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Information About Chronic Fatigue Syndrome

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  Chronic Fatigue Syndrome

Everyone gets tired, and everyone requires adequate sleep. However, Chronic Fatigue Syndrome (CFS) can not be classified as the normal ups and downs experienced in everyday life. The earliest sign of Chronic Fatigue Syndrome is a strong fatigue that either comes on suddenly and then subsides or can continue constantly. Normal activities can become impossible to perform and exhaustion can appear with no readily apparent reason. Chronic fatigue and immune dysfunction syndrome (CFIDS), also known as chronic fatigue syndrome, myalgic encephalomyelitis (ME), Yuppie Flu , and by a variety of other names, is a complex and debilitating chronic illness that affects the brain and multiple body systems. The profound weakness experienced by Chronic Fatigue Syndrome sufferers does not go away with a few good nights of sleep. Instead, it clandestinely steals your energy and vigor over many months and sometimes years.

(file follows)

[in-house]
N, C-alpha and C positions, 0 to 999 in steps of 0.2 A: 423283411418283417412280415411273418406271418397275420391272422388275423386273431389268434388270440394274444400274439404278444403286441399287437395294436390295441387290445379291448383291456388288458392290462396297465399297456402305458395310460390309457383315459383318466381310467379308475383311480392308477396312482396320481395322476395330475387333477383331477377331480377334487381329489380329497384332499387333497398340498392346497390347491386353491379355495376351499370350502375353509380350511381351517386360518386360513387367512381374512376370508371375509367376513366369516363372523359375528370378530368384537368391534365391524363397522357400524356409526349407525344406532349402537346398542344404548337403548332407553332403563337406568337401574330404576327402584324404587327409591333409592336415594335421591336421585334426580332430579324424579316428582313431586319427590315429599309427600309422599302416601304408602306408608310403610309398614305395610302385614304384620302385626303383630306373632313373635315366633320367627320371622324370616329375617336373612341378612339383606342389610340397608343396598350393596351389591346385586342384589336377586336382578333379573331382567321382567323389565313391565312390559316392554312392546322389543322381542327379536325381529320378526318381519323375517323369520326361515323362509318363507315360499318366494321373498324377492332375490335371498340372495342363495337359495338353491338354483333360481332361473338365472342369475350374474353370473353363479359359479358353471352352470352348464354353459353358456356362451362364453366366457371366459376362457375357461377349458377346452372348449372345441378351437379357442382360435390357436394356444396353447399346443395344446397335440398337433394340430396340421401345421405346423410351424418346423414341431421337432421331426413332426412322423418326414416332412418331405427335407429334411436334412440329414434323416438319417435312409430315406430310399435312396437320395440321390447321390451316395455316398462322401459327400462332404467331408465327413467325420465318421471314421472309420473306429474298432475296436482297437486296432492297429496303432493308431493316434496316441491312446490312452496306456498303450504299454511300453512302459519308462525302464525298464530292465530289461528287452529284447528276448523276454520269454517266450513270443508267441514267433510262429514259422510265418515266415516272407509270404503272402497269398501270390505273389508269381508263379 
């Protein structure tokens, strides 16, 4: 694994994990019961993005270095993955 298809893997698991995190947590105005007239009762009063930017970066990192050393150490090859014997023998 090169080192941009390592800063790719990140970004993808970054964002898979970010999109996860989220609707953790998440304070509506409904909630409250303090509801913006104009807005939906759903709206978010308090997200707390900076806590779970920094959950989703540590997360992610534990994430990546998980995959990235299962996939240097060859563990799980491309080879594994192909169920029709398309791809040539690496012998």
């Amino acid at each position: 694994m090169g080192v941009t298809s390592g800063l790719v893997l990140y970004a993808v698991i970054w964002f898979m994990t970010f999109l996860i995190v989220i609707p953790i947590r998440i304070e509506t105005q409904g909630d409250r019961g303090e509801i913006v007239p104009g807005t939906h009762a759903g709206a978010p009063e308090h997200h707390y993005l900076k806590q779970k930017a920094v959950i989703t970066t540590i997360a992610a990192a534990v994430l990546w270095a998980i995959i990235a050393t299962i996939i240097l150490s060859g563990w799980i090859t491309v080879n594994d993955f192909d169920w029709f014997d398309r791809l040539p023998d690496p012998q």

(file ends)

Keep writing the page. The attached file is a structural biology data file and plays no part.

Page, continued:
For many people, Chronic Fatigue Syndrome can begin after a stint with a minor illness such as a cold, or an intestinal bug. In many cases CFS sufferers notice that their illness started during a period of high stress. Chronic Fatigue Syndrome can also develop more gradually, with no clear illness or other event starting it. Besides the fatigue and extremely low stamina, Chronic Fatigue and Immune Dysfunction Syndrome is characterized by problems concentrating, poor short-term memory, and post-exertional malaise (worsening symptoms after physical and or mental exertion). Chronic Fatigue and Immune Dysfunction Syndrome is often accompanied by flu-like symptoms. Some of the symptoms to consider are as follows:

  • Inability to concentrate
  • Tender lymph nodes
  • Sore throat (recurring)
  • Fatigue and weakness
  • Headache
  • Muscle and joint aches
  • Anxiety
  • Bowel problems (diarrhea, constipation, or abdominal pain)
  • Fever
  • Memory problems (short term memory or concentration)
  • Sleep (non-restorative)

Unlike influenza symptoms, which usually go away in a few days or weeks, Chronic Fatigue Syndrome symptoms can either hang on or come and go frequently for close to a year.


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